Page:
Sailing Is A High Risk, Human Business

James CloseHigh risk business, MAIB, Rolex Fastnet, Safety

Last week the Marine Accident Investigation Branch (MAIB) published their report on the loss of the yacht Cheeki Rafiki and four crew members in the Atlantic Ocean on the 16th May 2014.

Cheeki Rafiki

Cheeki Rafiki

The report makes sobering reading and, I am sure, that there will not be a sailing school in the country who does not reflect on, review and assess their own practices as a result.

Sailing is a high risk sport and the sailing industry is a high risk business. Why? Because not only is it affected and impacted by the forces of nature but it deals with human beings…………….with all their frailties, foibles, egos, fears, fascinations and ability to lose common sense. Predict the unpredictable when it comes to sailing with people!

The report was published just as we were preparing Fortissimo for the Cervantes Cup – her first qualifying race for the Rolex Fastnet 2015. The timing was chilling but we used the fear to really review our safety practices and procedures and to try to ‘belt and braces’ for those unpredictable scenarios. There needs to be a positive way forward from the sadness of the loss of Cheeki Rafiki and her crew and this will be found in sailing businesses taking the time to individually review their practices as well as wider, more significant changes occurring across the industry. There is a reality that these eventual changes will have a financial impact on sailing businesses and passing that on to the customer will result in higher prices being charged; the eternal tension of safety versus business never goes away but now it may be that safety wins out every time.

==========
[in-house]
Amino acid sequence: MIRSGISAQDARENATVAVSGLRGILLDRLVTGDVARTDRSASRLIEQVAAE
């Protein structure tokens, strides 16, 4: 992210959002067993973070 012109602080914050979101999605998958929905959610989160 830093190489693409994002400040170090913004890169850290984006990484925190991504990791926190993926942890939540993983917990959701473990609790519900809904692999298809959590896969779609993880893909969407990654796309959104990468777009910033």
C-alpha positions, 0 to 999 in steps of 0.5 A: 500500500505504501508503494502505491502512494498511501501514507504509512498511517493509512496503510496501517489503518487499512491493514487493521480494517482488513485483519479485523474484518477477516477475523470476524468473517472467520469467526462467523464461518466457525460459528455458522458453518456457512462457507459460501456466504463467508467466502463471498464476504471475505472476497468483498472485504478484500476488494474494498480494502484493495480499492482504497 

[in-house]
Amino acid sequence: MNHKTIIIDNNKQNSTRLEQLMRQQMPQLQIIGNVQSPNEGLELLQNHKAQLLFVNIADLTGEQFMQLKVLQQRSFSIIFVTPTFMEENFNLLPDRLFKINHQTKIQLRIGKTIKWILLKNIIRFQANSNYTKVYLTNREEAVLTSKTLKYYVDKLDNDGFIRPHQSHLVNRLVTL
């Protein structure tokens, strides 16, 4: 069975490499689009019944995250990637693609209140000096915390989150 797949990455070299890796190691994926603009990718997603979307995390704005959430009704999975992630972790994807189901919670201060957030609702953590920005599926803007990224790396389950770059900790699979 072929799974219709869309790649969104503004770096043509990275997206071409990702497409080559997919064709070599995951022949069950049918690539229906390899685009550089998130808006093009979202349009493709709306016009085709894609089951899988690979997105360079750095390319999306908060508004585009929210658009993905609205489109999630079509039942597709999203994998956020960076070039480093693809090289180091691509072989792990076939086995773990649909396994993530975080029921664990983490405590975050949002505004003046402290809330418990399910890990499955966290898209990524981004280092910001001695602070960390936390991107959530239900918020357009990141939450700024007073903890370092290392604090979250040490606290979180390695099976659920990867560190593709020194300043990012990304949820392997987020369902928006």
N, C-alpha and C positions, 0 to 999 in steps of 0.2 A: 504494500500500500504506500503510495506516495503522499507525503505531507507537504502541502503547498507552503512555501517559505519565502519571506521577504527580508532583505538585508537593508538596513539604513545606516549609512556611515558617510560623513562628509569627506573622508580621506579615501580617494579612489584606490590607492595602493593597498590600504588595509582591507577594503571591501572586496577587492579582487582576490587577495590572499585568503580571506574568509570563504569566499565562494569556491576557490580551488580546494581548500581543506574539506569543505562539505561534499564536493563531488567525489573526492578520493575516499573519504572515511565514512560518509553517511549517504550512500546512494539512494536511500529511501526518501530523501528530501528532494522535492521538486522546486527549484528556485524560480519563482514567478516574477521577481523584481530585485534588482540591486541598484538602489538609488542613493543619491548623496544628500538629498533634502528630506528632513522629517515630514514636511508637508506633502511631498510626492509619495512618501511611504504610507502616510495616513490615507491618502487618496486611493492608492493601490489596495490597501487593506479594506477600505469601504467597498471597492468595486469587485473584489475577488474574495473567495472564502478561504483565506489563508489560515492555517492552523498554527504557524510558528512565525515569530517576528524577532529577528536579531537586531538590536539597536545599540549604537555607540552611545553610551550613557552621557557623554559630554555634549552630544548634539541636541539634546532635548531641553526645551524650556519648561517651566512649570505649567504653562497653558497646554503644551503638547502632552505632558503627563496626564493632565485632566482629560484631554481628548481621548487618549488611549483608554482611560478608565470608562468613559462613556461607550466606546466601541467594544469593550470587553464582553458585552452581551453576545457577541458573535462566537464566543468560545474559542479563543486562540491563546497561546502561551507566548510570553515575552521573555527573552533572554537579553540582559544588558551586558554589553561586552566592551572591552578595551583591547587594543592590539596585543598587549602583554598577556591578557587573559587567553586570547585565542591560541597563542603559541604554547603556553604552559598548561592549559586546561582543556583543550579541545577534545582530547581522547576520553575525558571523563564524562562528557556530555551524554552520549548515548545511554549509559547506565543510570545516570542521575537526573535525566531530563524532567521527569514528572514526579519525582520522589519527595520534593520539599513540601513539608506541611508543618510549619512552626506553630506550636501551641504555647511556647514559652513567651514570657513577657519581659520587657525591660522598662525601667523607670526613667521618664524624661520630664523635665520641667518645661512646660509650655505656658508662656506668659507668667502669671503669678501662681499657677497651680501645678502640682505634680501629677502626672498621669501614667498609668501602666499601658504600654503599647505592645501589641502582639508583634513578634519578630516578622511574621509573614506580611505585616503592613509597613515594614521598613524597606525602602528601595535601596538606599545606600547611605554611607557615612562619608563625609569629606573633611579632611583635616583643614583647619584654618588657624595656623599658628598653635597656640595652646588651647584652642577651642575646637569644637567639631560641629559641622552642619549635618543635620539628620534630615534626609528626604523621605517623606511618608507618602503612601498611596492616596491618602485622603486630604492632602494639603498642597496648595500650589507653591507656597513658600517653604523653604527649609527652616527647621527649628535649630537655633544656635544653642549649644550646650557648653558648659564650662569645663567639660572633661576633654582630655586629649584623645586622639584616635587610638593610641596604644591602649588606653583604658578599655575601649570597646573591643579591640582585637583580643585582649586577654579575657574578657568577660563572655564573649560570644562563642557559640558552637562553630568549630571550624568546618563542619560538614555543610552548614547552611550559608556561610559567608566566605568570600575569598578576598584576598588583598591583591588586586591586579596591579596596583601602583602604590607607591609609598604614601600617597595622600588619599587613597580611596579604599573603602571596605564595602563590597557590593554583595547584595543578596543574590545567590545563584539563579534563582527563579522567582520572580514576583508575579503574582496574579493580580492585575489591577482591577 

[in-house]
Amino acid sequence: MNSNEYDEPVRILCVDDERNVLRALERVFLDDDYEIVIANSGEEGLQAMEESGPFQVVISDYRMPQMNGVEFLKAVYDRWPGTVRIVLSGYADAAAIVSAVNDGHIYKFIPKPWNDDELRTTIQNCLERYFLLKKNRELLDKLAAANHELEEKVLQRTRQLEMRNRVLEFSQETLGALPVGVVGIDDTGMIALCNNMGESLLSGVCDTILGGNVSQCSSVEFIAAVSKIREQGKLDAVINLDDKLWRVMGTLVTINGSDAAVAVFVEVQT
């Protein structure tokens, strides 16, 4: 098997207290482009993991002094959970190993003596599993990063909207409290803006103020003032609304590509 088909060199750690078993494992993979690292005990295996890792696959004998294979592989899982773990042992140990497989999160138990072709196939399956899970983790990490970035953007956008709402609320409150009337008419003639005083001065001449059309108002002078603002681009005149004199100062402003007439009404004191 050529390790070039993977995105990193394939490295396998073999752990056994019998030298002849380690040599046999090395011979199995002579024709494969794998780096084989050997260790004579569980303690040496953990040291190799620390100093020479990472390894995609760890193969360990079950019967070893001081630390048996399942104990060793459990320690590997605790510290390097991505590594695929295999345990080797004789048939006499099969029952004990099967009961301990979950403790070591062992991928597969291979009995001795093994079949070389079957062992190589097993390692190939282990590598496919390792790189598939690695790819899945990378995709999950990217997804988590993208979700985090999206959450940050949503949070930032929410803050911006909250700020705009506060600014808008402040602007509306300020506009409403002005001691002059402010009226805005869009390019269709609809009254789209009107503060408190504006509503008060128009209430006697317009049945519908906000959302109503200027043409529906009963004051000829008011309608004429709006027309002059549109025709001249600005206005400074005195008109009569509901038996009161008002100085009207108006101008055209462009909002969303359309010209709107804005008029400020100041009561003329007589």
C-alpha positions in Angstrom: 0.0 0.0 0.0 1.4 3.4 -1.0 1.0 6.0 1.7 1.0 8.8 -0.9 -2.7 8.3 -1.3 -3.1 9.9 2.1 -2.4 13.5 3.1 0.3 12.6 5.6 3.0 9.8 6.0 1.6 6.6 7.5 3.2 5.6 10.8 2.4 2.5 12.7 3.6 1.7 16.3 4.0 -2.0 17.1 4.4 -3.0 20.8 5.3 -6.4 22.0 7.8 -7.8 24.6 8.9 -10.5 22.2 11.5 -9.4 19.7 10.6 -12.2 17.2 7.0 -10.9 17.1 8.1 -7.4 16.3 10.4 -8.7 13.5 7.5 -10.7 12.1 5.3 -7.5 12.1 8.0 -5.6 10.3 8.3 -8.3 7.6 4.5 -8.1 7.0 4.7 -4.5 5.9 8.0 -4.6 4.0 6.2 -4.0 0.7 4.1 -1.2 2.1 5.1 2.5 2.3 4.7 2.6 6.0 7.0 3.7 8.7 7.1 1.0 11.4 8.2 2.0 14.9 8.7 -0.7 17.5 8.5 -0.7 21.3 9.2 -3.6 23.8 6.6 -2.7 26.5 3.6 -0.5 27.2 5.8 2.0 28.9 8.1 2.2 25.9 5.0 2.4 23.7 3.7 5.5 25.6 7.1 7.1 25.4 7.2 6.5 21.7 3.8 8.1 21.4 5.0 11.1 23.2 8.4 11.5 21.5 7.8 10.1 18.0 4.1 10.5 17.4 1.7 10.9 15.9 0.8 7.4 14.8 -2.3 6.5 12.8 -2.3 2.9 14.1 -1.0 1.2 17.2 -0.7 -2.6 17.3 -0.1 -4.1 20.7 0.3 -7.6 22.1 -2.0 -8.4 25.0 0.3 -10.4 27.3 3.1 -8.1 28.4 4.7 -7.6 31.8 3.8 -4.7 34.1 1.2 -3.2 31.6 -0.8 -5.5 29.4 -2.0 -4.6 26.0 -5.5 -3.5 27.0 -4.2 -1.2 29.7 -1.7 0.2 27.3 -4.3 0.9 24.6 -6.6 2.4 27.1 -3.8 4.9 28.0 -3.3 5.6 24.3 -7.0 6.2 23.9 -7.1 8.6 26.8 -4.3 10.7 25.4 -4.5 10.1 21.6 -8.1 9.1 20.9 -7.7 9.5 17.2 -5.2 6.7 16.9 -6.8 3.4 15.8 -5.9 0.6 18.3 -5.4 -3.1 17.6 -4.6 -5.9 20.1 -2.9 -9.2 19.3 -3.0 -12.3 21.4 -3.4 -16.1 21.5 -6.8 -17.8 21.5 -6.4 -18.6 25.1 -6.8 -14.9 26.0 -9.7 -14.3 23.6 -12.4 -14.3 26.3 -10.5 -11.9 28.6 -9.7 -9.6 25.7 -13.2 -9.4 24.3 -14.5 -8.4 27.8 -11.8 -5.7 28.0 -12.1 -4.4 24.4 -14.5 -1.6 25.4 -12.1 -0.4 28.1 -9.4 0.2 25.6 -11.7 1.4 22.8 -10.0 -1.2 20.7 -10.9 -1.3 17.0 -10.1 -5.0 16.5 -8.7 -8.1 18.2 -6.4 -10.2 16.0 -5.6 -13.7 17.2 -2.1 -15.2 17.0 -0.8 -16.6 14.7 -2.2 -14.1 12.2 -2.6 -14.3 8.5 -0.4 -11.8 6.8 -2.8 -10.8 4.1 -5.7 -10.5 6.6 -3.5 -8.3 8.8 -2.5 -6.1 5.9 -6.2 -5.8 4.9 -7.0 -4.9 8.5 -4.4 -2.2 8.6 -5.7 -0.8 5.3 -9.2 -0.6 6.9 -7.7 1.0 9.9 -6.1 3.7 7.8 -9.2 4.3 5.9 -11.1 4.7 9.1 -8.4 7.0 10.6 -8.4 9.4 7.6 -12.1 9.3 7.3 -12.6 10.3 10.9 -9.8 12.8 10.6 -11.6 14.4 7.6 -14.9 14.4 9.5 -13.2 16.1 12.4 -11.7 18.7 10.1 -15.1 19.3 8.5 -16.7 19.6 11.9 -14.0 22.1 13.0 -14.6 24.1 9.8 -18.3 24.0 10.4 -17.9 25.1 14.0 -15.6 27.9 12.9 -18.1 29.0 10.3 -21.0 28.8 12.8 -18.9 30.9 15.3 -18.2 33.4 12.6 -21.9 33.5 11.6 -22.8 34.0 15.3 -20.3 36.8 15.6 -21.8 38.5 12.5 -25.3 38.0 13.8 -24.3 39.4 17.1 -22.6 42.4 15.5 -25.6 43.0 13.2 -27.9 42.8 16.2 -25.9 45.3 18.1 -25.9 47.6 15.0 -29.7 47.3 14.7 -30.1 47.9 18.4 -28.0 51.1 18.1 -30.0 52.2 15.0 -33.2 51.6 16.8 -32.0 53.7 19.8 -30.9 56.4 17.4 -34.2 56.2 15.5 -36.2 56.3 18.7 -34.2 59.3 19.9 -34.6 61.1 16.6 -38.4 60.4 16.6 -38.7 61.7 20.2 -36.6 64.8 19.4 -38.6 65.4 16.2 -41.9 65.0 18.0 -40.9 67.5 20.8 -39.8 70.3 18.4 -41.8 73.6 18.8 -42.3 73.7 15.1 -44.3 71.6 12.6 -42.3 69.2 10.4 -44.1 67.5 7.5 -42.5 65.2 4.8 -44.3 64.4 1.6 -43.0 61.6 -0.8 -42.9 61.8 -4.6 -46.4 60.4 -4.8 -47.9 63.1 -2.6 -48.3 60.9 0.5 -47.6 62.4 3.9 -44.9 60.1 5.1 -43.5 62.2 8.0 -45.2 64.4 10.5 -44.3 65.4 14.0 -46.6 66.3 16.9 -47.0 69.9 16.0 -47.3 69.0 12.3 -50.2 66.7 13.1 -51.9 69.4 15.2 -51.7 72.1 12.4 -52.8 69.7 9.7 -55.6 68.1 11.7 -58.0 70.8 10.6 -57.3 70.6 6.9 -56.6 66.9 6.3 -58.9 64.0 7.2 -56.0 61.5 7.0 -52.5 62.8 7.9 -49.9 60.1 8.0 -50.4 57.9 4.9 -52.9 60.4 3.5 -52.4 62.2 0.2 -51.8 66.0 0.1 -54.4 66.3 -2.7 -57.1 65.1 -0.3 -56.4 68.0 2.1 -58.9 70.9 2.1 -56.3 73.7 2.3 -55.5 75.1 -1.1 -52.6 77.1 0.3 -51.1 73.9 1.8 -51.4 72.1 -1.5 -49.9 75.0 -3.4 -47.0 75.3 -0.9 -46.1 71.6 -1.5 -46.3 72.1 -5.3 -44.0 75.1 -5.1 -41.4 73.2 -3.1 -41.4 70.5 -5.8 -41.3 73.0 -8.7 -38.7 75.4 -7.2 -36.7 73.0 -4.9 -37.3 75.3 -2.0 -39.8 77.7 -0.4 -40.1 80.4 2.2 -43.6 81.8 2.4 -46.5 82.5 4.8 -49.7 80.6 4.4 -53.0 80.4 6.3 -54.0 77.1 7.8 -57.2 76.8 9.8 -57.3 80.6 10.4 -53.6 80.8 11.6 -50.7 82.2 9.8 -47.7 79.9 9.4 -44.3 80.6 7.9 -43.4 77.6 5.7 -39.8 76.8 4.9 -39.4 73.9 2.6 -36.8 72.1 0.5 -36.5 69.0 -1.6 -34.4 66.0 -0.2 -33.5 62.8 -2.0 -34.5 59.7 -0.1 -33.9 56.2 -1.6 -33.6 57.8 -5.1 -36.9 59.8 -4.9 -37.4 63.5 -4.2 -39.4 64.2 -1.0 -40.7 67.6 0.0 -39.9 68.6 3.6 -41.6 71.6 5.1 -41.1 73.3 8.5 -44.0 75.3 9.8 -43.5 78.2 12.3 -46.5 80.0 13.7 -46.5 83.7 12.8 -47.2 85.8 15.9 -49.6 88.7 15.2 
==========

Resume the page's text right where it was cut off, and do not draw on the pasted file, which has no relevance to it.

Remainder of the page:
The sailing community is small and well connected; therefore a tragedy can touch a very large number of people in a variety of ways.  While the MAIB report makes harsh reading I do not believe that it has, as an intended outcome, the promotion of finger pointing and blame. So many factors were involved in this situation, with the commonality being people………………….with their frailties, foibles, egos, and fears,  and there is a need to honour the lives of the four crew members by ensuring that we learn from this tragedy and improve safety in the industry.

We will never know what really happened in those last minutes on board Cheeki Rafiki but, for those of us in the sailing industry, we can feel compassion and great sadness for those crew members caught in a situation  that ‘there but for the Grace of God’ could possibly happen to any one of us; and we must all do our utmost to ensure that we minimise the possibility of anything similar happening on our watch.

Sailing is a high risk, human, business……………………………………………………………………………….